As my step-mom later recalled, I was “weird” – I stole food and hid it under my pillow, I stole letters addressed to her (can’t remember that one – maybe I pretended that they were addressed to me?), I was cold and unemotional, like a wild animal, and I had no social skills. My father, on the first day we arrived in Germany, cornered me and instructed: “You will call her MOTHER.” His look said it all, and I didn’t dare disobey. I loved my step-mother – she cooked me breakfasts, she bought me clothes, she was there, unlike my biological mother, who was never there – my grandmother and great grandmother practically raised me. My mom was always fleeing home, I didn’t yet know why (I do know now, but more on that later).

When I called my step-mother, she was very cold on the phone. I didn’t understand why, I said: “Mom, I called father. I told him.” She said yes, she knows that, because my half-sister, her husband, and my father’s current wife were all there when I called (he’s gone through four wives – one before my mother, which he denies, then – my mother, then – my step-mother, and now the fourth wife – all with the same first name). She said what I’m talking about can’t be real, and never will be real, and that she is not ready to talk about it, that she loves me, but can only talk to me about good things – like art, books, and the like. So that was that then – my half-sister publicly declared me mad, and now my step-mom – the one whom I called mom, was turning away from me too.

I know I’m not mad, and neither is my biological mother. After having lost contact with her for 4 years, I found her, on my trip back to Russia, in November 2009 – she is not crazy, she is a survivor herself. She has very little touch with reality, and here is why – she slept with her grandfather in the same bed until she was 12, and was beaten till bloody by her mother and grandmother. Yet she survived, without an army of therapists and a supportive husband (like I have), without the luxury of having enough money for food, clothes, or roof over her head, suffering from ADD, bipolar, and a host of other disorders (I think so, based on the books I have read and on my own diagnosis of ADD and PTSD). She was 18 when she married my 35 year old father. There was love, but he also bullied her, tried to make her to suit his needs, told her that women are made to carry water on their backs, demanded sex from her 3 times a day or more, even when she had bladder infection and peed blood. When I was born, she simply didn’t know what to do with me. She was mostly absent from my life, leaving me with grandmas me at home and disappearing for weeks. And yet in the fleeting moments when she showed up, she showed me beauty – by teaching me how to knit when I was 5, cooking me exquisite meals (mild quark with grated dark chocolate on top – instead of chicken and potatoes to make me full, although it tasted heavenly), and drawing with me. If not for this appreciation of beauty, I think I would have never had the will to survive, to be as stubborn as I am, to persevere.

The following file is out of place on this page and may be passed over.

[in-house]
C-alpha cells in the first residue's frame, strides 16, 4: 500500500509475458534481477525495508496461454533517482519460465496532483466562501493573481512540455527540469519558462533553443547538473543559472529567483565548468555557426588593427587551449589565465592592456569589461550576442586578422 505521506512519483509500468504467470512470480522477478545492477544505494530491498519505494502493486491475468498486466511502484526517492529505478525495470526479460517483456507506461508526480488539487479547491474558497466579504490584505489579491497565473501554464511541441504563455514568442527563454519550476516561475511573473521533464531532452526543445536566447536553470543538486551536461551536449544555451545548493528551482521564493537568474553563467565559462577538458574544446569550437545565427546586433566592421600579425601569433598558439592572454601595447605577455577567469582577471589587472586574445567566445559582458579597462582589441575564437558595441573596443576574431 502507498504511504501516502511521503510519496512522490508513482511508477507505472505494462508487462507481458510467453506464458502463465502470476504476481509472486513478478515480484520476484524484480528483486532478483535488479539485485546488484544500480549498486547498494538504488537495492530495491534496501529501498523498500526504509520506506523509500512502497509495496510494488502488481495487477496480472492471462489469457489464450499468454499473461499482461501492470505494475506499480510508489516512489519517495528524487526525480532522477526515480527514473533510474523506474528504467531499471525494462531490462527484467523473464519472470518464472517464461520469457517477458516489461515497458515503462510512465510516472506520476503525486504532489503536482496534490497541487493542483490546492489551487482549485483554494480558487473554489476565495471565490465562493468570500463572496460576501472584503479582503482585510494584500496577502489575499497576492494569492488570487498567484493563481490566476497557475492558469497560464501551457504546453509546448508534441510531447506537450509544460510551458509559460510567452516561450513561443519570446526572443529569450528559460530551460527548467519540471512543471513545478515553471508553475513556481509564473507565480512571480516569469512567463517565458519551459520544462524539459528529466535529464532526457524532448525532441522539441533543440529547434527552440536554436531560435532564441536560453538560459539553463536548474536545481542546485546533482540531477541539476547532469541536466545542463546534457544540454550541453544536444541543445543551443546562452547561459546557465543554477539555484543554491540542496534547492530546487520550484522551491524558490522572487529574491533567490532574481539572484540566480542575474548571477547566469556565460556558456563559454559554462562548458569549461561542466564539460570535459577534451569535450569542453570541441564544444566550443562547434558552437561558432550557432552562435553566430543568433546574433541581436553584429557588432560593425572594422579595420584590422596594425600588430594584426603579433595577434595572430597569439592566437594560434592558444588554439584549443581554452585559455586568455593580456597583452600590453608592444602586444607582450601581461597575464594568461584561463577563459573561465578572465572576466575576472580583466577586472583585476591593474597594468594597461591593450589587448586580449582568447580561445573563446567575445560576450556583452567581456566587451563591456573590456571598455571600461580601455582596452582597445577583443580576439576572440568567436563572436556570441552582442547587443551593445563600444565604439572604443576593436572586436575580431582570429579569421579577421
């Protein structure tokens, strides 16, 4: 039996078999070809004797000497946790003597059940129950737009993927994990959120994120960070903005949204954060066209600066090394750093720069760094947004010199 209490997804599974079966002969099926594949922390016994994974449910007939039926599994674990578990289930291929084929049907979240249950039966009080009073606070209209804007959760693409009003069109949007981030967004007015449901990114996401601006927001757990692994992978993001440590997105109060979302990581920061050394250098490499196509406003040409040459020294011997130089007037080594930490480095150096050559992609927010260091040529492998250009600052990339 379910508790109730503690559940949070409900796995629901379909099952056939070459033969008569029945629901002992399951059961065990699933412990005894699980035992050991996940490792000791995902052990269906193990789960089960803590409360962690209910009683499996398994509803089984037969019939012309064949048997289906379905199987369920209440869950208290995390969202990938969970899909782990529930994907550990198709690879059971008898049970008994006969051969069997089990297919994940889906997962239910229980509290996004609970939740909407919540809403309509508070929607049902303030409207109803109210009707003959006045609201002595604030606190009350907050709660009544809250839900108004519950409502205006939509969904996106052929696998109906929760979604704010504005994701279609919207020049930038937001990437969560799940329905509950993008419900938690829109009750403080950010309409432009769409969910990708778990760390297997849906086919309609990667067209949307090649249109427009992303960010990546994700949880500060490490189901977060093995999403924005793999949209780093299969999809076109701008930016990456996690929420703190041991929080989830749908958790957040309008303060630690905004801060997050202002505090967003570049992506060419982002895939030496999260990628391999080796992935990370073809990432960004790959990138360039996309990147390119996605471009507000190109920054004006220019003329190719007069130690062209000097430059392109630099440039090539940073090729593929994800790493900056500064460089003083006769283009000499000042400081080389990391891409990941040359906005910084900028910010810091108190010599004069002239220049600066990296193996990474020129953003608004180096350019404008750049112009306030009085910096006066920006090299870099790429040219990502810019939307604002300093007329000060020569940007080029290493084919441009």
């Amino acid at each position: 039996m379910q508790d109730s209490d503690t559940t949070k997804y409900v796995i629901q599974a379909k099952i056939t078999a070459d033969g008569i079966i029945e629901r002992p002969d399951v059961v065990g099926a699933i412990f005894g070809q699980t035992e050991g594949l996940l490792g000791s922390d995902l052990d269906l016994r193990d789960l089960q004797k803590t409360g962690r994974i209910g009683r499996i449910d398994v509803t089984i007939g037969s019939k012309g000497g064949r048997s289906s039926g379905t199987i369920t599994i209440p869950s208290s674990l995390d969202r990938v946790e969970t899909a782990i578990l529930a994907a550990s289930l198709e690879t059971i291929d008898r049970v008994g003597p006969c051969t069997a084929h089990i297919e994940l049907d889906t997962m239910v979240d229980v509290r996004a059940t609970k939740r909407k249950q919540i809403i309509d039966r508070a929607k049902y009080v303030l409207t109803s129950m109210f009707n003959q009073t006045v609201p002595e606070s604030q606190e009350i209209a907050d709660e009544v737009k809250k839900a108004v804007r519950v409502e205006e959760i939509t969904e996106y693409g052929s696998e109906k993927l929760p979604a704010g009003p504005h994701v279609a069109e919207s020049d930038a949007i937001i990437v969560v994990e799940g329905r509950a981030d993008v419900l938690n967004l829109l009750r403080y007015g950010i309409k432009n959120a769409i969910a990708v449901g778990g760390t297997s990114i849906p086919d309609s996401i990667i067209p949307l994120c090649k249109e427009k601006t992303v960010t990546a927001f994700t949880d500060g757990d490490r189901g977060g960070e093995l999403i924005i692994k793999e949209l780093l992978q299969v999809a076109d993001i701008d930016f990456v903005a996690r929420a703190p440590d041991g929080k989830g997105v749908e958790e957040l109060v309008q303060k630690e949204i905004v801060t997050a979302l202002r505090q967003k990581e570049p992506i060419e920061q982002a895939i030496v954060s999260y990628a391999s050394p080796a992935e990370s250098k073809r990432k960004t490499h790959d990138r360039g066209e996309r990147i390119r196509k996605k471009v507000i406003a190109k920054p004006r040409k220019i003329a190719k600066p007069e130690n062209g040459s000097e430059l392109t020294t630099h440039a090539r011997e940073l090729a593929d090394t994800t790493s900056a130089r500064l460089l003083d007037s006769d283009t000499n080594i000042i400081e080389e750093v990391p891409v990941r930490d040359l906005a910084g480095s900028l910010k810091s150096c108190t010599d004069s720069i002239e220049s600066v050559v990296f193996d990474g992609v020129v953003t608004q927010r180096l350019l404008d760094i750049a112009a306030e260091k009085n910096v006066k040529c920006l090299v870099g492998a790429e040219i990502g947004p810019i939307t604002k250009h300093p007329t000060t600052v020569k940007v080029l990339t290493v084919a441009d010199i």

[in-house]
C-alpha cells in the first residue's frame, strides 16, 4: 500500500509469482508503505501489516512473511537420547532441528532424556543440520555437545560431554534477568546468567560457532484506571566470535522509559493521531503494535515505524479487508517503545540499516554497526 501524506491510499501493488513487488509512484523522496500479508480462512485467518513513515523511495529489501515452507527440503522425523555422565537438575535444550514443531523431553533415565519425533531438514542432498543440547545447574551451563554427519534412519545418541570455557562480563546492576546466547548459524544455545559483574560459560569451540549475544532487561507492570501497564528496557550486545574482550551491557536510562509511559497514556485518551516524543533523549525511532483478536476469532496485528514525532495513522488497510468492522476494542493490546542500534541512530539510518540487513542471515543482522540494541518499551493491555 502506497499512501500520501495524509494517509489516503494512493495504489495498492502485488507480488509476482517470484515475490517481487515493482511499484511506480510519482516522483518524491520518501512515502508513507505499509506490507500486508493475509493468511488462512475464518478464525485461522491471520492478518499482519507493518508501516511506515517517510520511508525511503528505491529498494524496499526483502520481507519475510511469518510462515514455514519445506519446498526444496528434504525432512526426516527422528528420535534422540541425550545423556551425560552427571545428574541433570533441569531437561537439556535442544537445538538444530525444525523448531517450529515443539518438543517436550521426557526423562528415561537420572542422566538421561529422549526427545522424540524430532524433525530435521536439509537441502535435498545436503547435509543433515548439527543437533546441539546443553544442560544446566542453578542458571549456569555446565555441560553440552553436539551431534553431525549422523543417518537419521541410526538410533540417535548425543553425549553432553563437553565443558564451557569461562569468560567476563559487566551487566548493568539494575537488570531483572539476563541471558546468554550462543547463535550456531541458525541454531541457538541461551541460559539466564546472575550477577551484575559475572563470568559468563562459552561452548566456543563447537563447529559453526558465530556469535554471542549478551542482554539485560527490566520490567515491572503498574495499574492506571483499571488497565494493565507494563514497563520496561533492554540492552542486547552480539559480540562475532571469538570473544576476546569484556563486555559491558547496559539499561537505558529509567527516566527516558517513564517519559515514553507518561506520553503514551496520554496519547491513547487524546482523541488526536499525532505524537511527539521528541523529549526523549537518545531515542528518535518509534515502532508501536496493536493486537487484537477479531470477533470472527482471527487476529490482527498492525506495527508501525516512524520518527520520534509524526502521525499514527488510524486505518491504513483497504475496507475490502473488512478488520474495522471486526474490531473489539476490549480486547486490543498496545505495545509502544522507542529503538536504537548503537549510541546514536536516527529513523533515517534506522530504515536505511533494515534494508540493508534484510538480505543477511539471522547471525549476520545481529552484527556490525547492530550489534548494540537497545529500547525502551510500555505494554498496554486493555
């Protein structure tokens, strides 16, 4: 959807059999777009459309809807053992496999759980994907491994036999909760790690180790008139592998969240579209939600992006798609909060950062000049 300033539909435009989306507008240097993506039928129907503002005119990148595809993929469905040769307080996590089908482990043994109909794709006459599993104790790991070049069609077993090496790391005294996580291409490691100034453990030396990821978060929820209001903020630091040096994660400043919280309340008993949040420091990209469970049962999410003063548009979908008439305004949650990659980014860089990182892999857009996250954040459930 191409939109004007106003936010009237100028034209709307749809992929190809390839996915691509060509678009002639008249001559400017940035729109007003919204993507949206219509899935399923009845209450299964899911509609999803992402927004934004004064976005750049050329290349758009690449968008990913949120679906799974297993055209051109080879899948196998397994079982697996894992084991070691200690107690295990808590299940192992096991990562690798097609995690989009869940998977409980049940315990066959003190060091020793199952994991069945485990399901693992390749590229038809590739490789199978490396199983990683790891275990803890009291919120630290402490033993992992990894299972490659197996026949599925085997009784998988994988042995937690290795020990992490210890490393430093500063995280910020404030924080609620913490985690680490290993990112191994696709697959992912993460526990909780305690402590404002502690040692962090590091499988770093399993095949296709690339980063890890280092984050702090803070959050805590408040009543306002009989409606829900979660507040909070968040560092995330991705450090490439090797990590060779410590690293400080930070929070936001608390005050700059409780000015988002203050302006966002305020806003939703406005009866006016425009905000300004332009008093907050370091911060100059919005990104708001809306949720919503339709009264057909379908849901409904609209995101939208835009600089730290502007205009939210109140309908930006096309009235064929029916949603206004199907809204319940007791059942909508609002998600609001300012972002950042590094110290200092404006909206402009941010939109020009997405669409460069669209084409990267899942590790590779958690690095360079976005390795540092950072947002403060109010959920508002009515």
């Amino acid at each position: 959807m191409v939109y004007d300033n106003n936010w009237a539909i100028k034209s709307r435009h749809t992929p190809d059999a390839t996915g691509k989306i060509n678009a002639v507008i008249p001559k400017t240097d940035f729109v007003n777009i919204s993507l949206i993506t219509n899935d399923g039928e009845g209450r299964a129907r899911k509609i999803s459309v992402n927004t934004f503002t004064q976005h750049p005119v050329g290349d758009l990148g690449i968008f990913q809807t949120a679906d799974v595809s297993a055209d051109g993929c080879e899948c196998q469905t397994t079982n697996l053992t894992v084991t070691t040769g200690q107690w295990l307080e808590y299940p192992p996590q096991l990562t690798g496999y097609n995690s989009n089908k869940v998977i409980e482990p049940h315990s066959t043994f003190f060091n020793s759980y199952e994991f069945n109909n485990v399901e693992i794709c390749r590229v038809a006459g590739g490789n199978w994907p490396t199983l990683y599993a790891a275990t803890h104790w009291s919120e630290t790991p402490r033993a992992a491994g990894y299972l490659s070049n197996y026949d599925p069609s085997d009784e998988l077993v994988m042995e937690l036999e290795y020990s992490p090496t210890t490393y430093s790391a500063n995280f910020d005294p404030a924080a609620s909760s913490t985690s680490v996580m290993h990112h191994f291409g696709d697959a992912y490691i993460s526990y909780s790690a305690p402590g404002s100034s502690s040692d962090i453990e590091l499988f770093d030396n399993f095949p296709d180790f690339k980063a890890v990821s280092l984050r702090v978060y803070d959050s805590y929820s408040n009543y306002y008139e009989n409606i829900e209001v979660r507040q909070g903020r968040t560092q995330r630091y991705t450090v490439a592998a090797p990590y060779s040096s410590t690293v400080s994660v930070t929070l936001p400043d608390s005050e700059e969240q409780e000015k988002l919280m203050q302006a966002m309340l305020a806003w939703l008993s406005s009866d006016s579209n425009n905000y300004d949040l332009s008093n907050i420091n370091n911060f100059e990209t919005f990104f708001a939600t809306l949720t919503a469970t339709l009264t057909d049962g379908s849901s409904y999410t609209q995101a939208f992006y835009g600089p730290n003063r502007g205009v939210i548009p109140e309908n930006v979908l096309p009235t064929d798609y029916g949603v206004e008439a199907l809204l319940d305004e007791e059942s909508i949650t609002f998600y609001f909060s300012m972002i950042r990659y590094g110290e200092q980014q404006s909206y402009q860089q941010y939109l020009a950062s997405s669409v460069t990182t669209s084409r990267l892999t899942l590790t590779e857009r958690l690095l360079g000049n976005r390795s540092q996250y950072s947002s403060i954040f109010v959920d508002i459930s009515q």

Neither of my mothers protected me from my father, and I was mad at both of them for that, but I forgive them both. And I love them both, no matter how different they are. I just wish my step-mother wouldn’t push me away like she did – but my biological mom calls me every three days to see how I am, and I have never had that in my life before. The scale has shifted, while one half of the family has ostracized me – the other suddenly loves me. Well, it always has – I just never saw it.